A devastating wildfire blazed through Cajon Pass in San Bernardino county, Friday afternoon, closing north and southbound lanes on the I-15 Freeway before engulfing over 20 cars in flames and burning down several homes.
The scourging blaze started as a vegetation fire off Freeway I-15 in Cajon Pass around 2:30 p.m. Friday, with 40 to 45 mile-per-hour winds growing the inferno to over 3,500 acres by 5:45 p.m. the same day.
A KTLA5 report stated that the timing and location of the blaze created unfavorable circumstances which impeded the immediate response of firefighters and rescue crews. Firefighting crews were caught in a grid lock created from people abandoning their cars to escape the blaze, then drone activity delayed firefighting aircraft from reaching Cajon Pass.
Those on the freeway caught in the wake of the blaze ran for their lives as traffic ground to a halt and embers flying on 40 mph winds carried the intense heat over the freeway. One eyewitness reported by the LA Times describes a car in Cajon Pass, only a few cars in front of her’s, bursting into flames, before she and her friend ran down the side of the freeway in Cajon Pass to escape the deadly fire.
Freeway 15 is a highly traveled route between Los Angeles and Las Vegas which experiences heavy traffic during the times the Cajon Pass wildfire started. Commuters traveling on the freeway at the time the fire began were forced to leave their cars as the thick black smoke from the fire made it impossible to see the road. Rescue crews stationed along the highway gave water to those stranded by the fire.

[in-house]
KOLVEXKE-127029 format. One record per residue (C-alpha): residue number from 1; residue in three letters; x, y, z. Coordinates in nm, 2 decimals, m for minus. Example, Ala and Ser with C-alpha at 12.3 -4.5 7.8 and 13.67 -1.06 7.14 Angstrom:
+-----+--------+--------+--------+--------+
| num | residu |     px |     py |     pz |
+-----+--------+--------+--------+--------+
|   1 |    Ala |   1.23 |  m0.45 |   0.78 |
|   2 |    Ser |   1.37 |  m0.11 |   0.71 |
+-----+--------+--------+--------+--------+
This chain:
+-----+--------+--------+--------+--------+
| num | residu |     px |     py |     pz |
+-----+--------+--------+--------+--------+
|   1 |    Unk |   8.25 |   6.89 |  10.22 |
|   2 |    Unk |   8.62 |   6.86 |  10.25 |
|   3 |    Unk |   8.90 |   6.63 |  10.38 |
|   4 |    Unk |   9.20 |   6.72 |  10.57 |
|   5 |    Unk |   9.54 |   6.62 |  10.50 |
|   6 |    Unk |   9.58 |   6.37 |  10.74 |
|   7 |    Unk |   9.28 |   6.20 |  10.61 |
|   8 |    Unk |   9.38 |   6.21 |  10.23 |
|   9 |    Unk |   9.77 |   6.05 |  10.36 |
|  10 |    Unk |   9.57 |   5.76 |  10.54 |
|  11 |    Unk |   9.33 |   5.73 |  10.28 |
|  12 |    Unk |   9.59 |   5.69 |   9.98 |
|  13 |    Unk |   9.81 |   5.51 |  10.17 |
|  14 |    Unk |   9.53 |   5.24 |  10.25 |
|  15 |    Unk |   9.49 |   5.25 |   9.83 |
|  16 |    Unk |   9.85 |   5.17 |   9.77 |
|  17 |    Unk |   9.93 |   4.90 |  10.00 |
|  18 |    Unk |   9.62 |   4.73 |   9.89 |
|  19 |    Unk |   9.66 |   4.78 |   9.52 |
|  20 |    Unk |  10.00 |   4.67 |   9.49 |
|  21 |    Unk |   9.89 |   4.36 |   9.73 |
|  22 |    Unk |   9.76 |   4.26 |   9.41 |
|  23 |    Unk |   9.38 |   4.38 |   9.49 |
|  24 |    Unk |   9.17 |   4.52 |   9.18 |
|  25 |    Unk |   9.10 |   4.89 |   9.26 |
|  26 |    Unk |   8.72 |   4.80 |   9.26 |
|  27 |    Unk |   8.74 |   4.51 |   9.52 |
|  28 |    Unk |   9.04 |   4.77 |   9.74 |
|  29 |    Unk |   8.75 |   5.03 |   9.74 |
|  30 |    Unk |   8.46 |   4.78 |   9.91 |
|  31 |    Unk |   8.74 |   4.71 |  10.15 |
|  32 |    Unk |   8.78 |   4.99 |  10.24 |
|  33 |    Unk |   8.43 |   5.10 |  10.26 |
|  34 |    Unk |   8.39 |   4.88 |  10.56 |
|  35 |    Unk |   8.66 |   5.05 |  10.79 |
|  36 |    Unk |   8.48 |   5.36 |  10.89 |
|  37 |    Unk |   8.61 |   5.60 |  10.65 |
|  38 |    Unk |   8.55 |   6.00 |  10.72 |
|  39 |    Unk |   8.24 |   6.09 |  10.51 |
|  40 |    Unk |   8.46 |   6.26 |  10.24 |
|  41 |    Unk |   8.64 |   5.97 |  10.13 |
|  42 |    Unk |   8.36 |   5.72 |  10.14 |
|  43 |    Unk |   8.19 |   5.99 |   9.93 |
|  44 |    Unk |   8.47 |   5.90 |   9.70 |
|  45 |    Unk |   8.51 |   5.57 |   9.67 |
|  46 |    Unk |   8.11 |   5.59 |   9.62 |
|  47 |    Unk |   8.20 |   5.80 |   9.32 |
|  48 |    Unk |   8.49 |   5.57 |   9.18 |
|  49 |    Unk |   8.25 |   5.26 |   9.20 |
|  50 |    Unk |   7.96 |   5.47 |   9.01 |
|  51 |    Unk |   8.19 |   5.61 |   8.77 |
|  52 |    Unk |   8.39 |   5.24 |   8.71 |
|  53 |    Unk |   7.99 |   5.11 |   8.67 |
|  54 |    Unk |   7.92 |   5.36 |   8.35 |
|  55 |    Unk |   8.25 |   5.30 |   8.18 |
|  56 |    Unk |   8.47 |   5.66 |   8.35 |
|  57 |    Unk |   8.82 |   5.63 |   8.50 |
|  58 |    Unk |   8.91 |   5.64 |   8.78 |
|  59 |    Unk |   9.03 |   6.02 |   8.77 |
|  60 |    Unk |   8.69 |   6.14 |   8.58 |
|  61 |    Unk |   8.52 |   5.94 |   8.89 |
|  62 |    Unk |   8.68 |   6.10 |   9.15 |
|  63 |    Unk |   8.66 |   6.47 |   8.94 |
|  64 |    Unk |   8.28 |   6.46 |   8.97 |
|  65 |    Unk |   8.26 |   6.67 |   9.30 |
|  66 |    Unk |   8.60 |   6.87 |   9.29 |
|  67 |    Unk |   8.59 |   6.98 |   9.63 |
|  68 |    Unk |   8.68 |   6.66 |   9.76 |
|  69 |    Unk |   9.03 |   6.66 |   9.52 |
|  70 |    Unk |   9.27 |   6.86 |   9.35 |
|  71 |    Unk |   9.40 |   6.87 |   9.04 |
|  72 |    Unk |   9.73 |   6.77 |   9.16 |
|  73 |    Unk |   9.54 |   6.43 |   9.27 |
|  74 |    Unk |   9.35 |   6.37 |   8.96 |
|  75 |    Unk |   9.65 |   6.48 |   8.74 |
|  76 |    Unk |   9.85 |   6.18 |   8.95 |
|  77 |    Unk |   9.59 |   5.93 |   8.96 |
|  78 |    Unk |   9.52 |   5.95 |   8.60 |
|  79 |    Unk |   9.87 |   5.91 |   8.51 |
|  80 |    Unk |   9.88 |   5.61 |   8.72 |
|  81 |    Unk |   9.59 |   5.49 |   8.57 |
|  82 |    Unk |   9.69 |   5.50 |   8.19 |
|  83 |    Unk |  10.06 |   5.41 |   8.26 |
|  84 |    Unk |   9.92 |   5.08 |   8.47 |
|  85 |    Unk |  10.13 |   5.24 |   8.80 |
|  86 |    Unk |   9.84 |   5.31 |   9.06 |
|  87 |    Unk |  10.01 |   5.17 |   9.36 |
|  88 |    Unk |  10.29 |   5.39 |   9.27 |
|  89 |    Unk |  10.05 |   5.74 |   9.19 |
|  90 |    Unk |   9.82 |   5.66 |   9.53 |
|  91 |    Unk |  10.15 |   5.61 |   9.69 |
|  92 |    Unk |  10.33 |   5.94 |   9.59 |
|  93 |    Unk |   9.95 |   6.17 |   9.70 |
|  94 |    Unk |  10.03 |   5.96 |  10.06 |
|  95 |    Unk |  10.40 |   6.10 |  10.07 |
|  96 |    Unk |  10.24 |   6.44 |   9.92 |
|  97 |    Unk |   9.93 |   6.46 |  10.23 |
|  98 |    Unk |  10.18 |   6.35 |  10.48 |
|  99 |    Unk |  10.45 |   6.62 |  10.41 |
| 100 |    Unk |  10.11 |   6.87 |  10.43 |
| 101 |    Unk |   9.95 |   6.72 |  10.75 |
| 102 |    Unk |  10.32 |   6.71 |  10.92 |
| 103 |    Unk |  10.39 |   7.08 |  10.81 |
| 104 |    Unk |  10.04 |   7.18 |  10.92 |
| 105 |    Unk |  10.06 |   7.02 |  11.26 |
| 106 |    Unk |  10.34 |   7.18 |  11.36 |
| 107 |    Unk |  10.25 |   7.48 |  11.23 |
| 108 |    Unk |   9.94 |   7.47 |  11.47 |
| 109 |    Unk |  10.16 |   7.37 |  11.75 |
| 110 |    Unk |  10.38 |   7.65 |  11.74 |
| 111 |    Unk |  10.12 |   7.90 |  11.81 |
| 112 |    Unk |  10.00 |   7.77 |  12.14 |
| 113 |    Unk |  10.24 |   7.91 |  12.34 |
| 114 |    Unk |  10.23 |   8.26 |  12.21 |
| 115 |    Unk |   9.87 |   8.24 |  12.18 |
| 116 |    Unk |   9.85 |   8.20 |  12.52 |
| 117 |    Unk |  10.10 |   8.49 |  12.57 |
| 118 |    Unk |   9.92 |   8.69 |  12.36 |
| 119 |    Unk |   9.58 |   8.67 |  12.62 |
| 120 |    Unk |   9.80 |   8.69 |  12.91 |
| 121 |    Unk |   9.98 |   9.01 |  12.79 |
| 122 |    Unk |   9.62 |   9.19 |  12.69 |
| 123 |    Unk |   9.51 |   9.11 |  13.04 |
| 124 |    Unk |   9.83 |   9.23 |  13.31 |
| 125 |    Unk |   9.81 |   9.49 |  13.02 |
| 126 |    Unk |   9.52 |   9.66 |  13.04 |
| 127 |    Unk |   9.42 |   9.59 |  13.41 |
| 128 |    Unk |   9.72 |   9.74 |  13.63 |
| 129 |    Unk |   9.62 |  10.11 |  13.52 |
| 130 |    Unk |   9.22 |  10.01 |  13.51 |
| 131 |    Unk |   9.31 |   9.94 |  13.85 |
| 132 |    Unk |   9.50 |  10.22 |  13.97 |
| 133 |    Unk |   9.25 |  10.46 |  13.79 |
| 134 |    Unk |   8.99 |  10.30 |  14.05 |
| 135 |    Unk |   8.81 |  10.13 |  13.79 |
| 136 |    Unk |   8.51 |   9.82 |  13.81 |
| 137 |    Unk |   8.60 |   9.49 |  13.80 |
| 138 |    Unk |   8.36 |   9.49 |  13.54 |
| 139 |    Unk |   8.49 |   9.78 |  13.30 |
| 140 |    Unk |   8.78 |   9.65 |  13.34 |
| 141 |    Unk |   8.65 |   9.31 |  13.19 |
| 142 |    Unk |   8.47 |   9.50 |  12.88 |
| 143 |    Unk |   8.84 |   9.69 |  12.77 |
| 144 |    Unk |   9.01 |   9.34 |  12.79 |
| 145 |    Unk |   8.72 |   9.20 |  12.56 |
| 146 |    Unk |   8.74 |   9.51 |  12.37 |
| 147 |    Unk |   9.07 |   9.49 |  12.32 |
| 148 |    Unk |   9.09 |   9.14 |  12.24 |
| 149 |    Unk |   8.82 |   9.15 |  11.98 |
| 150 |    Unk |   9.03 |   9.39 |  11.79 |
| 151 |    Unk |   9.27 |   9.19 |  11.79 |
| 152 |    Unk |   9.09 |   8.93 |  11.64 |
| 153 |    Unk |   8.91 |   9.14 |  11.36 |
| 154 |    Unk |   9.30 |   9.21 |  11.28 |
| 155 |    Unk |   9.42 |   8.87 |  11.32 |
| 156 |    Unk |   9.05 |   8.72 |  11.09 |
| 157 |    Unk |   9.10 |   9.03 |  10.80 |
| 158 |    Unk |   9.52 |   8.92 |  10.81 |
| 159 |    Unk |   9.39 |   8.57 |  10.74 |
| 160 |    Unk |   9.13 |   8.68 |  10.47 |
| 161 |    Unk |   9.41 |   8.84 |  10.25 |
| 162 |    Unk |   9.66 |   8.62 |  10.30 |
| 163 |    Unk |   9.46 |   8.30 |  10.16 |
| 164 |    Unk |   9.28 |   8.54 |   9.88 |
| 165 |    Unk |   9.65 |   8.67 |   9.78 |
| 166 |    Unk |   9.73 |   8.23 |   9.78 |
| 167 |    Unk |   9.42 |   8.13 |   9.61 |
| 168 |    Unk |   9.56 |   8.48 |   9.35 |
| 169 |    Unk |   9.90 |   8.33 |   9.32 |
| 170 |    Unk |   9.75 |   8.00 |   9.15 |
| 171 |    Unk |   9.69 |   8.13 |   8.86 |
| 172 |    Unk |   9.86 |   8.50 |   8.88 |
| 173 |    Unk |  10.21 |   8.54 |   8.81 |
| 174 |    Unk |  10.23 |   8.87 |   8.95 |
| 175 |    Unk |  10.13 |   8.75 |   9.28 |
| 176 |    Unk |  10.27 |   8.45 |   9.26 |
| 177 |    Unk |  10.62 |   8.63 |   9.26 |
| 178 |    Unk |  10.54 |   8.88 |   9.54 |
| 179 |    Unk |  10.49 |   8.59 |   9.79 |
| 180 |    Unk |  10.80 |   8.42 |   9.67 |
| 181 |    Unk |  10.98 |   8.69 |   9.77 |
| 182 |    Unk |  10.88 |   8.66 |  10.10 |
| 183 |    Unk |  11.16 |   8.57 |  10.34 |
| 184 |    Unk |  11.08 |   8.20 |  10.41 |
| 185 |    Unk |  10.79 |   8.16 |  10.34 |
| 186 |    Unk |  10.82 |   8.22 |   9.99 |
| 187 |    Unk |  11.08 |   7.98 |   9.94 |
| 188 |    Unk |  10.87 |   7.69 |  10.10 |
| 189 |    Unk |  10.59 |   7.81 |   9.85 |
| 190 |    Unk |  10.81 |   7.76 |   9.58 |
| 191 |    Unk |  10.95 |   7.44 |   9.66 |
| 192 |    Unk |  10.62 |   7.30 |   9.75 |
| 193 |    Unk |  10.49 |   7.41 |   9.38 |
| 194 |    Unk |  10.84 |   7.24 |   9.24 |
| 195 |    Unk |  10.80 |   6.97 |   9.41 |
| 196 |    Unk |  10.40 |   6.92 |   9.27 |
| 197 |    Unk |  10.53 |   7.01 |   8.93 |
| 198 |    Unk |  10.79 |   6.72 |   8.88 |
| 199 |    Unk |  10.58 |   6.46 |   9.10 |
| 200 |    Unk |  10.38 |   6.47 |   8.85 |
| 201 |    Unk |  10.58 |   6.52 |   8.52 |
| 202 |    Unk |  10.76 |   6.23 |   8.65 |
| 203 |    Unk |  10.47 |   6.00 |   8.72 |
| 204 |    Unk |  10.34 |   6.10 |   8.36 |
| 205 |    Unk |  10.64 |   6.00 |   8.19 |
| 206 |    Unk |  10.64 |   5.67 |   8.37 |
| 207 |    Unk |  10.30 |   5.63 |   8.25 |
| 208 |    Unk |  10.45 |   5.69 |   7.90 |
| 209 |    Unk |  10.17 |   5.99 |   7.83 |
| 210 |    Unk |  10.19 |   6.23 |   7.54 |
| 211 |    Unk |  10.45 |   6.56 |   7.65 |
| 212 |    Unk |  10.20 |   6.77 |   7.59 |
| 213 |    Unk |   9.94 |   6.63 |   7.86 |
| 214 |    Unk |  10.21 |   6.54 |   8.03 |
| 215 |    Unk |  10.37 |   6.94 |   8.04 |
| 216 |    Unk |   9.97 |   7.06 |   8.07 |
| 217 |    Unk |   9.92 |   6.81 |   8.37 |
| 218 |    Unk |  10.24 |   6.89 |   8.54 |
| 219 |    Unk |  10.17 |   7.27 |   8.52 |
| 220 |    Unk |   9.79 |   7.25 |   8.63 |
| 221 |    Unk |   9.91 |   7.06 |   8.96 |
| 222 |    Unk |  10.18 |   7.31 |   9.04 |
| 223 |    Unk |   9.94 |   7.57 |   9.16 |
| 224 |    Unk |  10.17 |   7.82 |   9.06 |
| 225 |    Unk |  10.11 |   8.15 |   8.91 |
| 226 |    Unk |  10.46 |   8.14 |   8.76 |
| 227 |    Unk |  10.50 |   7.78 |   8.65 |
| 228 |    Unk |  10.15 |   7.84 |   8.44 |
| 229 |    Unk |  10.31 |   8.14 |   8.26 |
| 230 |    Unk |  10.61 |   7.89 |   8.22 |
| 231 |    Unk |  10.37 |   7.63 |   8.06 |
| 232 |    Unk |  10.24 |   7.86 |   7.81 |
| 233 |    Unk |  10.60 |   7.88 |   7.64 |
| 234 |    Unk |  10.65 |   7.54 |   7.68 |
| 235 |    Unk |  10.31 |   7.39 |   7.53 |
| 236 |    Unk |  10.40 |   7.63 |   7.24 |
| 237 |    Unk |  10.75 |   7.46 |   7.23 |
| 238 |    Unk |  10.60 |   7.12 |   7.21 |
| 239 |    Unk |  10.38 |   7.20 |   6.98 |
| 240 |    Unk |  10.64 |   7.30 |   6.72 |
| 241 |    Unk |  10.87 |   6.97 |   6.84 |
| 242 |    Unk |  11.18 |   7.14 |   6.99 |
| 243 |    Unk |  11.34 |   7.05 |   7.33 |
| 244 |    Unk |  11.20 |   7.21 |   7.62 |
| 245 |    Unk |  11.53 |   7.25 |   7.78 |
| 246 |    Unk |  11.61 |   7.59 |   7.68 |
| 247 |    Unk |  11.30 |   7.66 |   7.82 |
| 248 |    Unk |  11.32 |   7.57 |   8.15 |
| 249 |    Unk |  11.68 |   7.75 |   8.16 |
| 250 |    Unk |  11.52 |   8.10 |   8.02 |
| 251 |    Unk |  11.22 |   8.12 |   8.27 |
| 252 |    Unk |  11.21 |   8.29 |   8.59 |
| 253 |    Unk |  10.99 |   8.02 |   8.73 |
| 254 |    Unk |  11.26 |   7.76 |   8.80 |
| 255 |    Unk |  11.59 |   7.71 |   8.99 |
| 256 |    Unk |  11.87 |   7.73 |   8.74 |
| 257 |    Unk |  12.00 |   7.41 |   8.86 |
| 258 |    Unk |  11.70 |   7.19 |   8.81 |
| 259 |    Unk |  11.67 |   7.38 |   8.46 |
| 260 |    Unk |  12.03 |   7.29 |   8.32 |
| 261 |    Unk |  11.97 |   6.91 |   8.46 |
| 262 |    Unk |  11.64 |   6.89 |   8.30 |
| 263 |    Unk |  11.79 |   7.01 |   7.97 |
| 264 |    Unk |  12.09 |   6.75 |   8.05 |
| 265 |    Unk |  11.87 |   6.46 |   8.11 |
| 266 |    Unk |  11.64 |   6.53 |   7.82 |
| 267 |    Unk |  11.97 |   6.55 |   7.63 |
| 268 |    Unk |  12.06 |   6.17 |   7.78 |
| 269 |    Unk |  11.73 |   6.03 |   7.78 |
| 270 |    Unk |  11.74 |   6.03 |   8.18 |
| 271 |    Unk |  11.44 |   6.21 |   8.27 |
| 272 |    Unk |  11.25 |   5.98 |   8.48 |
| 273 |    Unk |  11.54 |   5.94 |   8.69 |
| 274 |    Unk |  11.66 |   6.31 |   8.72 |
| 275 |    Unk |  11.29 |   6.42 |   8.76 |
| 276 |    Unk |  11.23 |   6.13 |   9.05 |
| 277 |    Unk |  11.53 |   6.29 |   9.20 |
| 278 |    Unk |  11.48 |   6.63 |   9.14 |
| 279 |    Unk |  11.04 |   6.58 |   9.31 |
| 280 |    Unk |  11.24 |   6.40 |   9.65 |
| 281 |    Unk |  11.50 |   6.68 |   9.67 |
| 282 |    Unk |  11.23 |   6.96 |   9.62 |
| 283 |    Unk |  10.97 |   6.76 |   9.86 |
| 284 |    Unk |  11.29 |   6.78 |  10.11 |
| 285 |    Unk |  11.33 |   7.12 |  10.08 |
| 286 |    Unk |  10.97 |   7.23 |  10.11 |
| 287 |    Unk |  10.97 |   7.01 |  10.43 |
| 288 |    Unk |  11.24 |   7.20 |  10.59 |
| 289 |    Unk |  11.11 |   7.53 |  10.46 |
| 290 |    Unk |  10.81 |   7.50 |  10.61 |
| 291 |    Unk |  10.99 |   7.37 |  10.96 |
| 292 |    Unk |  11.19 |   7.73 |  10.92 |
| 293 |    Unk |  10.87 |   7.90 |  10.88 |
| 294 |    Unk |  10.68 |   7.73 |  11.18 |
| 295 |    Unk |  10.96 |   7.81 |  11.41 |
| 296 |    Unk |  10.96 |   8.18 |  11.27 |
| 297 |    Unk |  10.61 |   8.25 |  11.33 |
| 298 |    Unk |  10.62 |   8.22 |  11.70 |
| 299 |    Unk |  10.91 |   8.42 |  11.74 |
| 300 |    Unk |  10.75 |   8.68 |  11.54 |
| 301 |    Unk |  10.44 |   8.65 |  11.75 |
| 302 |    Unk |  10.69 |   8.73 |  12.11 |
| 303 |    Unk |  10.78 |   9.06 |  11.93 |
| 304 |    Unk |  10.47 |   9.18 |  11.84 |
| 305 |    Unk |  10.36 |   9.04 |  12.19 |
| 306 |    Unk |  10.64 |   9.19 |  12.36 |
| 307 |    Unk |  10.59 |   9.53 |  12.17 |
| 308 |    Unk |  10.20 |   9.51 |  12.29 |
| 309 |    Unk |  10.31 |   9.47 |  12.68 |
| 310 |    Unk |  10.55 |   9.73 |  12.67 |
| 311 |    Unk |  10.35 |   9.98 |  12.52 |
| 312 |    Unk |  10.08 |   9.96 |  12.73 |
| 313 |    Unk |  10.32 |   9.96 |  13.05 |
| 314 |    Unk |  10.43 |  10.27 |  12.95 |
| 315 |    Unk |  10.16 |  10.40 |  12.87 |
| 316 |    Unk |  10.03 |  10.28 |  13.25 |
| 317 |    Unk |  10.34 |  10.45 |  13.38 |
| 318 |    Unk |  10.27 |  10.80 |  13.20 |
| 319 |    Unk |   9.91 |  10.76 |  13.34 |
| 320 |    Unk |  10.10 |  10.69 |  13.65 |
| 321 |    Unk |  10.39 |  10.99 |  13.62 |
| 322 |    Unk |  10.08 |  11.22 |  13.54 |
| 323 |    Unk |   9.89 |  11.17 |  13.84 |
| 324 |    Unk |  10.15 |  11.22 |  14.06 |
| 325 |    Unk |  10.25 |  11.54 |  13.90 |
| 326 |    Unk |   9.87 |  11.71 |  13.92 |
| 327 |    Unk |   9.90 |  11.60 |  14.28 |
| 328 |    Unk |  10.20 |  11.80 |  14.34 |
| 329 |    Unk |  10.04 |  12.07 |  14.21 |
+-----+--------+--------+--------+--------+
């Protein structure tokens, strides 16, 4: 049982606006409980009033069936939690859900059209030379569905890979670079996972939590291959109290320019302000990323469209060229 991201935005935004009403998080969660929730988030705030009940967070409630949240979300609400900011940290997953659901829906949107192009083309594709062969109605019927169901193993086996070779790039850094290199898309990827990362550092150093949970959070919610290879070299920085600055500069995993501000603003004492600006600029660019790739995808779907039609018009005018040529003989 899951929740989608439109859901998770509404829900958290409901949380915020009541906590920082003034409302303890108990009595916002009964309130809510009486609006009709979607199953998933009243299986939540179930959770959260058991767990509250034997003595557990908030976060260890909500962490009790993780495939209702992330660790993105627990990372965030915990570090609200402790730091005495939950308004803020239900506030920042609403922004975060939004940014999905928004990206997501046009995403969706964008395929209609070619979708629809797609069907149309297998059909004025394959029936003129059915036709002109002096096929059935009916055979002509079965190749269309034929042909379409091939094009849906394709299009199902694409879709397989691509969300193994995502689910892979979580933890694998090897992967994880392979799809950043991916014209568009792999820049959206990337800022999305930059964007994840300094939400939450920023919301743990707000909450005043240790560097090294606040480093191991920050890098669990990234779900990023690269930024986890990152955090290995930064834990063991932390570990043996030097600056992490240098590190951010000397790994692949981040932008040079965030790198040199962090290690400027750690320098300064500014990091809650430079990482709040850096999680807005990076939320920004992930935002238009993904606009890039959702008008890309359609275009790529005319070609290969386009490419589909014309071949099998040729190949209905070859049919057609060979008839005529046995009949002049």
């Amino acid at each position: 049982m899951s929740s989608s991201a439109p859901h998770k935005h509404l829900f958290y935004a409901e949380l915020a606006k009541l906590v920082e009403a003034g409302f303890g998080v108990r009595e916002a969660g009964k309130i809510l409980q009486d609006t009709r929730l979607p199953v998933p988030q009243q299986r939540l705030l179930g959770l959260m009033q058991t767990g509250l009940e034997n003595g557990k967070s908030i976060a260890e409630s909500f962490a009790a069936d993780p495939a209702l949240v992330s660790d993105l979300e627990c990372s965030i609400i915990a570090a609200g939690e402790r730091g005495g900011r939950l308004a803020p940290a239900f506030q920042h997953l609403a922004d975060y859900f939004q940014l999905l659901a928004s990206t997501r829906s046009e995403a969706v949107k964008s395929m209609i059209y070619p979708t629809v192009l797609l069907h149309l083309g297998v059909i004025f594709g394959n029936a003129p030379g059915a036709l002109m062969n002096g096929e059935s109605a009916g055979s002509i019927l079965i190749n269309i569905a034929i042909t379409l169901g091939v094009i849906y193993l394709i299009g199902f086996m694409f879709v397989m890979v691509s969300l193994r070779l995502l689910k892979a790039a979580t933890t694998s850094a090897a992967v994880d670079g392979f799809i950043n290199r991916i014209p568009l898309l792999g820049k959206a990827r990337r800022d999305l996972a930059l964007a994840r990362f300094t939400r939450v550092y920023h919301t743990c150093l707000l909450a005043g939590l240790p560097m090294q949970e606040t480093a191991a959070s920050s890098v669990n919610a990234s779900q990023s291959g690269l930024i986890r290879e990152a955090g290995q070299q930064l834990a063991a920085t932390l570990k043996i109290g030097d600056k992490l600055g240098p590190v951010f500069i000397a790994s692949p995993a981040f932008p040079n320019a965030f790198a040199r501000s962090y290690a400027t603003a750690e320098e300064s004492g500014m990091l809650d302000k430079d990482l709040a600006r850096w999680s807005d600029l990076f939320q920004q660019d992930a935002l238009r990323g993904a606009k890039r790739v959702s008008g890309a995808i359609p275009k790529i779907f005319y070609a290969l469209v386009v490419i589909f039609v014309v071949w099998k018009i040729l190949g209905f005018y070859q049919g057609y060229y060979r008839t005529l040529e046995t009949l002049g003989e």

The resulting gridlock blocked efforts of the San Bernadino Fire Department from reaching Cajon Pass in time to squelch the inferno before it leaped the freeway, engulfing 18 cars and two tractor trailers. Tow trucks had to be called in to relocate between 70 and 80 cars left on the highway, many with no keys
The fire blazed through the Baldy Mesa, Oak Hills, and Phelan areas of Cajon Pass, leaving five homes destroyed and several damaged in the wake of its destruction. Evacuation centers were set up throughout Cajon Pass, and a 1,000 firefighters spread over the valley to protect homes and other structures from being swallowed in the inferno.
Only a few injuries have been reported as a result of the blaze so far. For more information and to stay updated on the latest about the blaze, visit the link here.
[Image from LA Times]